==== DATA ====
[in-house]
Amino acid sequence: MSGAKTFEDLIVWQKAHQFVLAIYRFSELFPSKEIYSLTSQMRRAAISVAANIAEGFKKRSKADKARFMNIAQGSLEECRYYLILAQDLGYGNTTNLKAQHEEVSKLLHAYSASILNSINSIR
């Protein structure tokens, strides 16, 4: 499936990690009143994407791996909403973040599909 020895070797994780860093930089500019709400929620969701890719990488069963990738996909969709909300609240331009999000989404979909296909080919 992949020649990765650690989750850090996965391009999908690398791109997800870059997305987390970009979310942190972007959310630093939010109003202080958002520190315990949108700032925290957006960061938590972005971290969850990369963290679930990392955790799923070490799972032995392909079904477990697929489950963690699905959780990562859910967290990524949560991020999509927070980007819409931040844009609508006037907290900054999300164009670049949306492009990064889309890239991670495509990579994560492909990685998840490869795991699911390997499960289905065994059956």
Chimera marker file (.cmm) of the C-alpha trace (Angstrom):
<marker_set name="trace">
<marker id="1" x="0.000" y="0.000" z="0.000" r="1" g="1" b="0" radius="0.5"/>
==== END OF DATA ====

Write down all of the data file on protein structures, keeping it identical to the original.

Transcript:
[in-house]
Amino acid sequence: MSGAKTFEDLIVWQKAHQFVLAIYRFSELFPSKEIYSLTSQMRRAAISVAANIAEGFKKRSKADKARFMNIAQGSLEECRYYLILAQDLGYGNTTNLKAQHEEVSKLLHAYSASILNSINSIR
């Protein structure tokens, strides 16, 4: 499936990690009143994407791996909403973040599909 020895070797994780860093930089500019709400929620969701890719990488069963990738996909969709909300609240331009999000989404979909296909080919 992949020649990765650690989750850090996965391009999908690398791109997800870059997305987390970009979310942190972007959310630093939010109003202080958002520190315990949108700032925290957006960061938590972005971290969850990369963290679930990392955790799923070490799972032995392909079904477990697929489950963690699905959780990562859910967290990524949560991020999509927070980007819409931040844009609508006037907290900054999300164009670049949306492009990064889309890239991670495509990579994560492909990685998840490869795991699911390997499960289905065994059956």
Chimera marker file (.cmm) of the C-alpha trace (Angstrom):
<marker_set name="trace">
<marker id="1" x="0.000" y="0.000" z="0.000" r="1" g="1" b="0" radius="0.5"/>